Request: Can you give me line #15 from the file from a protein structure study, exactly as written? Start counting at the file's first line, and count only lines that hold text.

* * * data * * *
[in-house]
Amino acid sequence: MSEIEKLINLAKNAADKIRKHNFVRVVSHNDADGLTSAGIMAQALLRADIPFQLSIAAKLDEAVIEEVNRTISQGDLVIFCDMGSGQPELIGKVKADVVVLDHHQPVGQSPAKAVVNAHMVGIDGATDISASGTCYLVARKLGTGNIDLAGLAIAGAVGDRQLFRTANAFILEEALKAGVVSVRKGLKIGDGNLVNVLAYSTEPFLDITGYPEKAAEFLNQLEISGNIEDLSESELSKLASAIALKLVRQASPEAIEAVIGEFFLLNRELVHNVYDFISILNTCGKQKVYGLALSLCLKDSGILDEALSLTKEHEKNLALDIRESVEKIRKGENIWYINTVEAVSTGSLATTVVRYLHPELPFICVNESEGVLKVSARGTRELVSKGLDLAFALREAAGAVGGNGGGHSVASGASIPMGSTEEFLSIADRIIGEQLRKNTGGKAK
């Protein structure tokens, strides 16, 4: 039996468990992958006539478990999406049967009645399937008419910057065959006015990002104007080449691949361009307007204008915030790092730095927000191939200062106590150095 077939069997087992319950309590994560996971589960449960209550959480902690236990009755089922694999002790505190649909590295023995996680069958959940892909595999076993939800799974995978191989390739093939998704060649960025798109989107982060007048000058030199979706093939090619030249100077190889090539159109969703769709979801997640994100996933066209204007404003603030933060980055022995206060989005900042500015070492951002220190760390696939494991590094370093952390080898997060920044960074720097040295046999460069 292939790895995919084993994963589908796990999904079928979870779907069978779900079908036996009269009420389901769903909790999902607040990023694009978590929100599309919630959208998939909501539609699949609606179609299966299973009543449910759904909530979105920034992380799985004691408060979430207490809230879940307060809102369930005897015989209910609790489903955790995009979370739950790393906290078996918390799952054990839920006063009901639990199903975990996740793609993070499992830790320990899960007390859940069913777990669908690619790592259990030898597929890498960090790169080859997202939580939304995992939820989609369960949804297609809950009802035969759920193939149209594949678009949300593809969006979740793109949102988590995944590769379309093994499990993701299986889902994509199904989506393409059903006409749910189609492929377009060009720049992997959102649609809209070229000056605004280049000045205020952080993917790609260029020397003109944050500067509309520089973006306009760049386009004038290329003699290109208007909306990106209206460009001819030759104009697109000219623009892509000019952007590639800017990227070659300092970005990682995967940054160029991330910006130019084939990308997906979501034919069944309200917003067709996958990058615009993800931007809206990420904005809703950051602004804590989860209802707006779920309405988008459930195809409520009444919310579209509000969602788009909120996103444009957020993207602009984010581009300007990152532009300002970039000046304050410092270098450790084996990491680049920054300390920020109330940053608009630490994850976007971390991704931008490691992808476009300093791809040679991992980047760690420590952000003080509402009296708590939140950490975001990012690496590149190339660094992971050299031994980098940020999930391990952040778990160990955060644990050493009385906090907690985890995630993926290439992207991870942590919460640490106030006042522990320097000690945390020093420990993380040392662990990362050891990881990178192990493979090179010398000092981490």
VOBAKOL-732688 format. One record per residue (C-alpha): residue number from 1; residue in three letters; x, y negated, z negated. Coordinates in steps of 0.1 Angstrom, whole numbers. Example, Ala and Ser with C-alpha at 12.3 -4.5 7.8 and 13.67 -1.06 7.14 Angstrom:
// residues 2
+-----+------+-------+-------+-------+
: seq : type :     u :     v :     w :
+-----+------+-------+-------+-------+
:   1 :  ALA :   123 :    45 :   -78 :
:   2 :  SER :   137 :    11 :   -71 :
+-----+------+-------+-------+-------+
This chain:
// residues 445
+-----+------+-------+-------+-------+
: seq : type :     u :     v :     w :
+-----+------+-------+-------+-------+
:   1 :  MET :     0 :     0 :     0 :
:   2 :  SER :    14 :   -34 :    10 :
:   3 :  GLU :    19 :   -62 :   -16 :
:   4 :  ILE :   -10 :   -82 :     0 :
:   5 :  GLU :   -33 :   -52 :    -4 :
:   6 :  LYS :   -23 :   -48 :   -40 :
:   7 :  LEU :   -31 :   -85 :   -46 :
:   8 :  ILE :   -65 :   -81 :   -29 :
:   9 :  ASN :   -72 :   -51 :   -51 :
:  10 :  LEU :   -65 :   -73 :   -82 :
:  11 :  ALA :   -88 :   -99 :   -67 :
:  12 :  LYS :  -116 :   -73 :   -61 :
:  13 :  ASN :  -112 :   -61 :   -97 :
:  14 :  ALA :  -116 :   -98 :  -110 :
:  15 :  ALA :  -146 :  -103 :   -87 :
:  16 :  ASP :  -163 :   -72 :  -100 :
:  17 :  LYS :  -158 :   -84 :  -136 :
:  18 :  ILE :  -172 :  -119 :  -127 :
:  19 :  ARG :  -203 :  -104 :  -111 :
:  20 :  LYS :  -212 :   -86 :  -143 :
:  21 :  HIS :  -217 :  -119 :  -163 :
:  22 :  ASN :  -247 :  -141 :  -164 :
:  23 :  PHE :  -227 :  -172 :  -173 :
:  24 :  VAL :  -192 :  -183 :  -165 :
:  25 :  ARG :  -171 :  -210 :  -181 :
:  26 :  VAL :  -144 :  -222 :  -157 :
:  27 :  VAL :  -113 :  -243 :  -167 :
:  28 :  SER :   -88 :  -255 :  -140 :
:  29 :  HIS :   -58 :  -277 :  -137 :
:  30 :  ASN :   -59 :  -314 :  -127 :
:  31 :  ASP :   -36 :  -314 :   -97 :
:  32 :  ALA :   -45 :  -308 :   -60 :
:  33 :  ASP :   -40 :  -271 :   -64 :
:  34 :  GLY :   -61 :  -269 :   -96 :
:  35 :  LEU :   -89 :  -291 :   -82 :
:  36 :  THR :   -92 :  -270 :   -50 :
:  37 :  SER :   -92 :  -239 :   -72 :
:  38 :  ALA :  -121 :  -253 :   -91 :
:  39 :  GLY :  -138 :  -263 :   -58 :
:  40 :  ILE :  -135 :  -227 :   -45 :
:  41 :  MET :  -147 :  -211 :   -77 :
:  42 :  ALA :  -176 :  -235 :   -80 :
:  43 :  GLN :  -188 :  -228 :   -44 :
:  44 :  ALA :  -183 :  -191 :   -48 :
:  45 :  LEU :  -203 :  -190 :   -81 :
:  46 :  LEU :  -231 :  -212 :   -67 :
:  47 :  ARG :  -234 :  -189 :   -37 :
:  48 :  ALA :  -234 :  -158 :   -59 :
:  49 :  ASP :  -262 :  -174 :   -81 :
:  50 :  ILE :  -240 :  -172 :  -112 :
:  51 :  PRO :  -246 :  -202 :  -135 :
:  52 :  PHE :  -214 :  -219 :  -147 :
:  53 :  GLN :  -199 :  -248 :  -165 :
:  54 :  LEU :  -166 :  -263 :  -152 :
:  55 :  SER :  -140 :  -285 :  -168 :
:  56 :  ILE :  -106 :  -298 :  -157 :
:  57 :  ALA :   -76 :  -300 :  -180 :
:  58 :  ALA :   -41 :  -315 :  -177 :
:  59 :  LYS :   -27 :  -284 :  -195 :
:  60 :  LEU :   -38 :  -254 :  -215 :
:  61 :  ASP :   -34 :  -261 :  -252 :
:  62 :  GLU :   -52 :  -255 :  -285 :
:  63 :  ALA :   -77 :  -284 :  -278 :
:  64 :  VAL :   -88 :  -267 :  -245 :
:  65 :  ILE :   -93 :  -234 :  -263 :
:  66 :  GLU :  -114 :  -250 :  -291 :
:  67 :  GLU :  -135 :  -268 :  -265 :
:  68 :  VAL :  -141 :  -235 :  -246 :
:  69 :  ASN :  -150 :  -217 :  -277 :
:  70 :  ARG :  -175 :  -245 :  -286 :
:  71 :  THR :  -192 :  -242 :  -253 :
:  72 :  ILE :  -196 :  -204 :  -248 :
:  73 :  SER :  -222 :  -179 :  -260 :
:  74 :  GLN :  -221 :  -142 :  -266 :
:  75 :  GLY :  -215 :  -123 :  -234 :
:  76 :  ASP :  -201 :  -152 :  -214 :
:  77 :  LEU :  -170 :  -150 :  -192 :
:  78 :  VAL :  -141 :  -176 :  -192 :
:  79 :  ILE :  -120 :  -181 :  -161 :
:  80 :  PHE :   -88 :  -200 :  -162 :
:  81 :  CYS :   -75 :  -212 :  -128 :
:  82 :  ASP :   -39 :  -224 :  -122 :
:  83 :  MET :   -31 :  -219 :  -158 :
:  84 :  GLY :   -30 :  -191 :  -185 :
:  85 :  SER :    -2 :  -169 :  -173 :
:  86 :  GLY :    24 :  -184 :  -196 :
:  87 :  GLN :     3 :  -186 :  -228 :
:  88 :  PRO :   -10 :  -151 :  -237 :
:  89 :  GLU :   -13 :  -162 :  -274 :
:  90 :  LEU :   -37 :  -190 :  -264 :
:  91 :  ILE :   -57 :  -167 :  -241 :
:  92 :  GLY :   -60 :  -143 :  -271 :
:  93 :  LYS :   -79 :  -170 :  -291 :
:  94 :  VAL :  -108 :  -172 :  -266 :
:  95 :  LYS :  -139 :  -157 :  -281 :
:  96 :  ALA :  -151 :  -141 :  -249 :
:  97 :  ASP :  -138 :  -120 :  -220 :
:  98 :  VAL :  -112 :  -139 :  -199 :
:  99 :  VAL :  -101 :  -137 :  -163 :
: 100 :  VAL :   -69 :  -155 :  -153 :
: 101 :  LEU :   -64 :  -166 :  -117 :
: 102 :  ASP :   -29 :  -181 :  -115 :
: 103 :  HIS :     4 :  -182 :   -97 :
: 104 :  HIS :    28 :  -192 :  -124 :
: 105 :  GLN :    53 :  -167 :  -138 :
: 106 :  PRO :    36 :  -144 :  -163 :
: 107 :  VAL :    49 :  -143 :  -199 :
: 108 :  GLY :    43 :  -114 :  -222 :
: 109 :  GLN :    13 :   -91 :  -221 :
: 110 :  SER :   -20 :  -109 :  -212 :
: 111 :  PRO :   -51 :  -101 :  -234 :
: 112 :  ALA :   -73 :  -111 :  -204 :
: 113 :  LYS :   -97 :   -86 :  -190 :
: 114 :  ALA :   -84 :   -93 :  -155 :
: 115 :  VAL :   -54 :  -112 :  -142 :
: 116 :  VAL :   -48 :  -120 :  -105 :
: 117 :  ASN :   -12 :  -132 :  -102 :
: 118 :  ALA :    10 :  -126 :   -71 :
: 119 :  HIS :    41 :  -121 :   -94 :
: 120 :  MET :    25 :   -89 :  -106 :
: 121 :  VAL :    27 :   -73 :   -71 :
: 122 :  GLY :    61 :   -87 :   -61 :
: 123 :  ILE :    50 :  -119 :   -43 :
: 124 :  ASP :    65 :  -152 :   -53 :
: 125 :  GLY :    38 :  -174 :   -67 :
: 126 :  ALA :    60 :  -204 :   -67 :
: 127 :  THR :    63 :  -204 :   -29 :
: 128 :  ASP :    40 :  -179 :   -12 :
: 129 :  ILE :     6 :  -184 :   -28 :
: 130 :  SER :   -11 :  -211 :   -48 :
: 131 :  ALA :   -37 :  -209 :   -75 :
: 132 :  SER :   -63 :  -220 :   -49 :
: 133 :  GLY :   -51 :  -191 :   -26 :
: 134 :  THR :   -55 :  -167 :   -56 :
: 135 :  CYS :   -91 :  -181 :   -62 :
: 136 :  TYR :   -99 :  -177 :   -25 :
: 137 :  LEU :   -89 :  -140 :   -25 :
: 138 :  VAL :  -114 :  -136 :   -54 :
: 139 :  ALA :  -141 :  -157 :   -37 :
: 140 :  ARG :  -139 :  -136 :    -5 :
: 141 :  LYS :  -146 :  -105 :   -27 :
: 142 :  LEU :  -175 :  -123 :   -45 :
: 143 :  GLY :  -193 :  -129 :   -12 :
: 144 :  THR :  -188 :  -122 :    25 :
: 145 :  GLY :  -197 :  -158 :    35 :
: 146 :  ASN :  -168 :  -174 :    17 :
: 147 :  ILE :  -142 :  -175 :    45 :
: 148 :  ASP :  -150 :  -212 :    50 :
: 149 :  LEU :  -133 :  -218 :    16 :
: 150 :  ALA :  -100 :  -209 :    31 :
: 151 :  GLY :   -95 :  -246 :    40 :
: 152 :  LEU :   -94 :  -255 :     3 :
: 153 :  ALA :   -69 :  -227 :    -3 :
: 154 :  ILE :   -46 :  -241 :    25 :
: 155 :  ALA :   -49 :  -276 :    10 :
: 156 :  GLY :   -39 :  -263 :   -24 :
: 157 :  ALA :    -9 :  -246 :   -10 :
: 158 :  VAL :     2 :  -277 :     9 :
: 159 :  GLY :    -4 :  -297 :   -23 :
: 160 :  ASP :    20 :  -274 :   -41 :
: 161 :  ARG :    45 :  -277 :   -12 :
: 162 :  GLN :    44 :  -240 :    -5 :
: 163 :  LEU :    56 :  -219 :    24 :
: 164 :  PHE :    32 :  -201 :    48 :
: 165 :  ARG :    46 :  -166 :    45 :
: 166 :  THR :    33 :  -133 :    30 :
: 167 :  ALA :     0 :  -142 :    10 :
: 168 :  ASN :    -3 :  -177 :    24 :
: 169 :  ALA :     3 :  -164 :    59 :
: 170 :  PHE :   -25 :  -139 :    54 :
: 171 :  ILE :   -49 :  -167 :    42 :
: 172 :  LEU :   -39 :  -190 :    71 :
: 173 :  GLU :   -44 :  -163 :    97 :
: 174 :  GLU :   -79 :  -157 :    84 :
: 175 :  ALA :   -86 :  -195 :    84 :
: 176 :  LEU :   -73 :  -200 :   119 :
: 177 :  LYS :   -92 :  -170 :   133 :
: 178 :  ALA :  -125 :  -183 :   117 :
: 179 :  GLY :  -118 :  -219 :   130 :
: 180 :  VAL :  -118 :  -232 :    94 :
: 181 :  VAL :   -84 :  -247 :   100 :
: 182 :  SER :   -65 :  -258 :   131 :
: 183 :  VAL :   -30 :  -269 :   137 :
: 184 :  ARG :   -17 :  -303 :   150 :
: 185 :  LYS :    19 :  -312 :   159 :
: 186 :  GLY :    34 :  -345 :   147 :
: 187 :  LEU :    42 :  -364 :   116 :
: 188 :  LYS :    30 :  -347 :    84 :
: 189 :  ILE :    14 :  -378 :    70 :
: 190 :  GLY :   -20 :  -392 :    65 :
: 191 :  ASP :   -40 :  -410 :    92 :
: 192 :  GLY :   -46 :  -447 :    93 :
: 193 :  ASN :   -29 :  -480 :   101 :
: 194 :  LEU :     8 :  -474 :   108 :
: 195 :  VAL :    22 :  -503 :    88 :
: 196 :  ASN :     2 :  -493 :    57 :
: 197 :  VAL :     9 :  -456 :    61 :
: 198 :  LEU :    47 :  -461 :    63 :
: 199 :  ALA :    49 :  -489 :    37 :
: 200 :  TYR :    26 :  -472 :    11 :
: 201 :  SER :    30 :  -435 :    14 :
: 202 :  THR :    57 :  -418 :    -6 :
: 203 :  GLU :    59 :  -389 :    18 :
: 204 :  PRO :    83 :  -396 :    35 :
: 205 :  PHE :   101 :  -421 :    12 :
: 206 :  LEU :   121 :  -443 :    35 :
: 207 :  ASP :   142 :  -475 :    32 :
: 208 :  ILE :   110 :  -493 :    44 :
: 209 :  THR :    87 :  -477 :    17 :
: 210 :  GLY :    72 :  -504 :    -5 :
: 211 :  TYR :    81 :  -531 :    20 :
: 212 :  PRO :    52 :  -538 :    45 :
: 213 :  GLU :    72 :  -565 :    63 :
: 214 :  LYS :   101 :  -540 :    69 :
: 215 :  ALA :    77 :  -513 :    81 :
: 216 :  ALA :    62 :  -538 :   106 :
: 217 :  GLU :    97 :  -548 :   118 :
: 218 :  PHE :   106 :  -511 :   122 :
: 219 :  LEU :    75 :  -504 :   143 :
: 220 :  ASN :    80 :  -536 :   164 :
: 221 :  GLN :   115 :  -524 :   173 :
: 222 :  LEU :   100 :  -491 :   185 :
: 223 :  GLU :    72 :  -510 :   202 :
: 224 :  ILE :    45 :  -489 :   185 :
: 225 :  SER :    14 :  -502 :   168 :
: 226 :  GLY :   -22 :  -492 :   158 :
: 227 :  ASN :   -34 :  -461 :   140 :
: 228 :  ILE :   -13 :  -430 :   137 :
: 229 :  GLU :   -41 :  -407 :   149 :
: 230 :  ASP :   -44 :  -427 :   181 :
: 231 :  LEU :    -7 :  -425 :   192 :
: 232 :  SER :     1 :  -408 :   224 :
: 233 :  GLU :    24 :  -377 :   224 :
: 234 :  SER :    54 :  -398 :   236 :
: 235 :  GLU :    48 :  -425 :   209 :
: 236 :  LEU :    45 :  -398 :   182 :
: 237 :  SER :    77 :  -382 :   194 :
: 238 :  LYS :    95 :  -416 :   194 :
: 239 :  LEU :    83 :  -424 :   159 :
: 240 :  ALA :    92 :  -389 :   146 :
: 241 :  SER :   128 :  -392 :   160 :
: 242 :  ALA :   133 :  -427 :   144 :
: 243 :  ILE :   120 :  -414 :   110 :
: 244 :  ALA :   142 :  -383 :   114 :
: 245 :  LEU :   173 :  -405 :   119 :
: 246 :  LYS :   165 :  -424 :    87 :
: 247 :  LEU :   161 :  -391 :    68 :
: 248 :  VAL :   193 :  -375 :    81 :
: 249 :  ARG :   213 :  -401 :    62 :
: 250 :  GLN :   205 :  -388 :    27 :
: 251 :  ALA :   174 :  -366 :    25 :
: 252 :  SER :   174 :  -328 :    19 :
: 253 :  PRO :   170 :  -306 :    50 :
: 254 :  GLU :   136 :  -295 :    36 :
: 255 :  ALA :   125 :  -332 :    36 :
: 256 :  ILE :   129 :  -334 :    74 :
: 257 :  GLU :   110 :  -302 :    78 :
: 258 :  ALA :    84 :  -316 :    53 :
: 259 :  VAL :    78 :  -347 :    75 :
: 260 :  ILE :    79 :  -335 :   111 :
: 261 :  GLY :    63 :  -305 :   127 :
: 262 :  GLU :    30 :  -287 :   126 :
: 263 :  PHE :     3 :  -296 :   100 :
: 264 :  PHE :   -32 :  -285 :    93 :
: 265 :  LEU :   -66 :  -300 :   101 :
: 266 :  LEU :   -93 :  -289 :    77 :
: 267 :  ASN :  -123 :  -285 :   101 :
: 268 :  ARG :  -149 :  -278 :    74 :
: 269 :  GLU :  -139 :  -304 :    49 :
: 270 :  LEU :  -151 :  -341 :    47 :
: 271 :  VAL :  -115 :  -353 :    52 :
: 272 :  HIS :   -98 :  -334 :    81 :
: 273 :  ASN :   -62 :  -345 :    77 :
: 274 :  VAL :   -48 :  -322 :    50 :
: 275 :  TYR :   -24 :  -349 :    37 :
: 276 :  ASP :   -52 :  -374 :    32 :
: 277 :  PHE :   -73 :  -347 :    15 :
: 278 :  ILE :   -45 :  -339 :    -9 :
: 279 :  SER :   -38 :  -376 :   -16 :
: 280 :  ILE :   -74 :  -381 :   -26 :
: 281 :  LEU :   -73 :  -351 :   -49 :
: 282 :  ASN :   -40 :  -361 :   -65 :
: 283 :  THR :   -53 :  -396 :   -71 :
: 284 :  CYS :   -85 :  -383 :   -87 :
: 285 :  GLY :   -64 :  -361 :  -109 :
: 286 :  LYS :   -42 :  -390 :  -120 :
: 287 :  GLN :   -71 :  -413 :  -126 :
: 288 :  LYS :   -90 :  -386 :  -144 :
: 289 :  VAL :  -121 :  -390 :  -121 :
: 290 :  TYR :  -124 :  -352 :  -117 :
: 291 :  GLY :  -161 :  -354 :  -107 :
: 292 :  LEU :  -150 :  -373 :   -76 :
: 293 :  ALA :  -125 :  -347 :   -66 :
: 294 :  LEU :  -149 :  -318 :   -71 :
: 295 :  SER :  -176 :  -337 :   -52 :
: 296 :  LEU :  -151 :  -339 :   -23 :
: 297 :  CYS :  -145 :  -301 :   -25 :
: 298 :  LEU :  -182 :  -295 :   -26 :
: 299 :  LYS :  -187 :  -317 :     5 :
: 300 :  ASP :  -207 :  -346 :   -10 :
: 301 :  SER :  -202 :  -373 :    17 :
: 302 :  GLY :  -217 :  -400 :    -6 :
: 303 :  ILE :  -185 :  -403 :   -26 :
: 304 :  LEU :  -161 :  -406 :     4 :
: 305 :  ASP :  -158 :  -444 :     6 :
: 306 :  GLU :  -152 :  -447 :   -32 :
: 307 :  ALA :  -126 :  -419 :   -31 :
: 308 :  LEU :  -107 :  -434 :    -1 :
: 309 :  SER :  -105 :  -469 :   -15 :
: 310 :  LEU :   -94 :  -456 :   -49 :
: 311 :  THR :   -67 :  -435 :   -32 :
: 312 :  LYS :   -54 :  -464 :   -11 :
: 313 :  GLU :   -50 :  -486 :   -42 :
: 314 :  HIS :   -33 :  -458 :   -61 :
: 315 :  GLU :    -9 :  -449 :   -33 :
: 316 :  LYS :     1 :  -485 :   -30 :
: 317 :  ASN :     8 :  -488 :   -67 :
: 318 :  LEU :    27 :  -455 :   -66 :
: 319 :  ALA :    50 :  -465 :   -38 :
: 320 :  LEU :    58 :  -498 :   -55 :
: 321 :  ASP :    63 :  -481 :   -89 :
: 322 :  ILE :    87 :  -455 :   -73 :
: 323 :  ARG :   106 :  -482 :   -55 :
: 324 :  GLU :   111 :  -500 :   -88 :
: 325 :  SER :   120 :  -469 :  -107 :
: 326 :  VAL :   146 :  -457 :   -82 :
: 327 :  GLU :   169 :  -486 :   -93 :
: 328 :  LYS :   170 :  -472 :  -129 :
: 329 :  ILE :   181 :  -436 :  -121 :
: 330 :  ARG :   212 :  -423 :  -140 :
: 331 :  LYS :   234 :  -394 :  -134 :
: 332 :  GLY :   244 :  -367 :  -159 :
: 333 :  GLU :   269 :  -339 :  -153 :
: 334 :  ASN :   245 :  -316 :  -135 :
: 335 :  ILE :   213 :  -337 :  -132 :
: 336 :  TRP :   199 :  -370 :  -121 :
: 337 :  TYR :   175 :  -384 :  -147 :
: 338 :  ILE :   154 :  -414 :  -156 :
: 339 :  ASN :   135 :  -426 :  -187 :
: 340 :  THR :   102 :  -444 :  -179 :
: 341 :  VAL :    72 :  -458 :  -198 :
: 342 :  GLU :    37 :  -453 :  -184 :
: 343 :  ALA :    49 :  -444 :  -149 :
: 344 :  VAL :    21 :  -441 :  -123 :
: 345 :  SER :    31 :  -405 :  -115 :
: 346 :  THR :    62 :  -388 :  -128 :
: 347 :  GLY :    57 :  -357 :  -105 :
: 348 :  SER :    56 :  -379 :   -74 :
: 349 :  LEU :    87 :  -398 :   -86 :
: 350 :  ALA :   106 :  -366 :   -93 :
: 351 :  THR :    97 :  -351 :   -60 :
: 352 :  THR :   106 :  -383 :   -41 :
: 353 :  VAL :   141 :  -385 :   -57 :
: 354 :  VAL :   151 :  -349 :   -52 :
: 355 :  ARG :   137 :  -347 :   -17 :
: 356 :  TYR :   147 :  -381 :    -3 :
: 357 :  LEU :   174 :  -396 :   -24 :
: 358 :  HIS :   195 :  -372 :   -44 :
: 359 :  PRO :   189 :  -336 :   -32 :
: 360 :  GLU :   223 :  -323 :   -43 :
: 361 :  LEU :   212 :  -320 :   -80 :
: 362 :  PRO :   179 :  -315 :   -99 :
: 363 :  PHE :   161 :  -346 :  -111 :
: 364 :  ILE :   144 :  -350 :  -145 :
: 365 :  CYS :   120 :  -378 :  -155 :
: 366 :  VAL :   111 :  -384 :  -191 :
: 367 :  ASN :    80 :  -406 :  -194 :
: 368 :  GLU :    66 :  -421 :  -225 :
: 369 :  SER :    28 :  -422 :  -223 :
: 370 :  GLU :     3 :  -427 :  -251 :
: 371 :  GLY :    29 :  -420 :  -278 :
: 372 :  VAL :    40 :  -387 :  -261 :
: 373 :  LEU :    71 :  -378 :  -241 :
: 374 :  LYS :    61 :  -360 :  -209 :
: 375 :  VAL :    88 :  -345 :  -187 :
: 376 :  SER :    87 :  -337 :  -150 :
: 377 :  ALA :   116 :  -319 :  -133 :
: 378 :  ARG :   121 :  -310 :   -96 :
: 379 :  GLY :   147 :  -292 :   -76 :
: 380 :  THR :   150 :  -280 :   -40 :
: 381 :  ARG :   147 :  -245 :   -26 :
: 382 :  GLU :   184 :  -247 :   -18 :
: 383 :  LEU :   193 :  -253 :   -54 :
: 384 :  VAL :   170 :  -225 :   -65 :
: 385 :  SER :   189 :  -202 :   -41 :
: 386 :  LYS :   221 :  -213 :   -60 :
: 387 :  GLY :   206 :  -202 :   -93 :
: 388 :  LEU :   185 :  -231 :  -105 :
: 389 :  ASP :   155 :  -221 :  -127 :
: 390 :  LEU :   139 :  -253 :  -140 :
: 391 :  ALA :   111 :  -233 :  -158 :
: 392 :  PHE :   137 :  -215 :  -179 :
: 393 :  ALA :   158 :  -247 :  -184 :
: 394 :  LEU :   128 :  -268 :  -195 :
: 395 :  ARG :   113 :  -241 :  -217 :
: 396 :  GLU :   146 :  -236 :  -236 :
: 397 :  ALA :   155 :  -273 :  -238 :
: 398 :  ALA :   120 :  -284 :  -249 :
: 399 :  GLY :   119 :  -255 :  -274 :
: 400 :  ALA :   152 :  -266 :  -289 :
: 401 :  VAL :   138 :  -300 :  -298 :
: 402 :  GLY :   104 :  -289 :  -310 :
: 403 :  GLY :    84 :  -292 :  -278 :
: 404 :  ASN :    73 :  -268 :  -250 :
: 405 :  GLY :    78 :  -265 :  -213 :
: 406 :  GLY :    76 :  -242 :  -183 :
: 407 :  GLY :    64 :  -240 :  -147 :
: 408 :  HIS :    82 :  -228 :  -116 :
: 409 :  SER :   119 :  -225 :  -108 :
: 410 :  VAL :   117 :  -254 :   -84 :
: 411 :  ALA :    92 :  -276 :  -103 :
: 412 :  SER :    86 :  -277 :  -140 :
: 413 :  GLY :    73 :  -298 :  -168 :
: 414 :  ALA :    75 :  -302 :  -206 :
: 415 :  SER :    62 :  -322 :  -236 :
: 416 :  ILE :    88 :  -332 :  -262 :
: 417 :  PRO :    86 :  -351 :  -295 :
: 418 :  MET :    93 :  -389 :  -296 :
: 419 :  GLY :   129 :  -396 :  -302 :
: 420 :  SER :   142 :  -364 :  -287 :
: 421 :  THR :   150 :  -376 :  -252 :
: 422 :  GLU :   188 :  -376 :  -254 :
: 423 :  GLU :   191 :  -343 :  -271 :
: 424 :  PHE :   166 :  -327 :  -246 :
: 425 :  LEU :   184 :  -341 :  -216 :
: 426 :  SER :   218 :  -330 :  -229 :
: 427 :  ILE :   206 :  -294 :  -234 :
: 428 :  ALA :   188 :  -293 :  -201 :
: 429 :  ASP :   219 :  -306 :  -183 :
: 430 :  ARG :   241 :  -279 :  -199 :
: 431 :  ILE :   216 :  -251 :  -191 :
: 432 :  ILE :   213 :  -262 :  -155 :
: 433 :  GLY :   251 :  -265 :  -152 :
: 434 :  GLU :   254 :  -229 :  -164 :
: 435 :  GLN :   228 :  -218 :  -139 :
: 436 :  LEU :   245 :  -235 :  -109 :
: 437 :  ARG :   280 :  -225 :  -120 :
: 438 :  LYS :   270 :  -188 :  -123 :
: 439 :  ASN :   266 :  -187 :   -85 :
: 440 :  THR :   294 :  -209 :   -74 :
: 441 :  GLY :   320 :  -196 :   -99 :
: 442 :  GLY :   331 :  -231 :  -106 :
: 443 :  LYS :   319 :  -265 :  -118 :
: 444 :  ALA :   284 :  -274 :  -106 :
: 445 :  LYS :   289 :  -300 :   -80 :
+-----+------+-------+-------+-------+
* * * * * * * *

: seq : type :     u :     v :     w :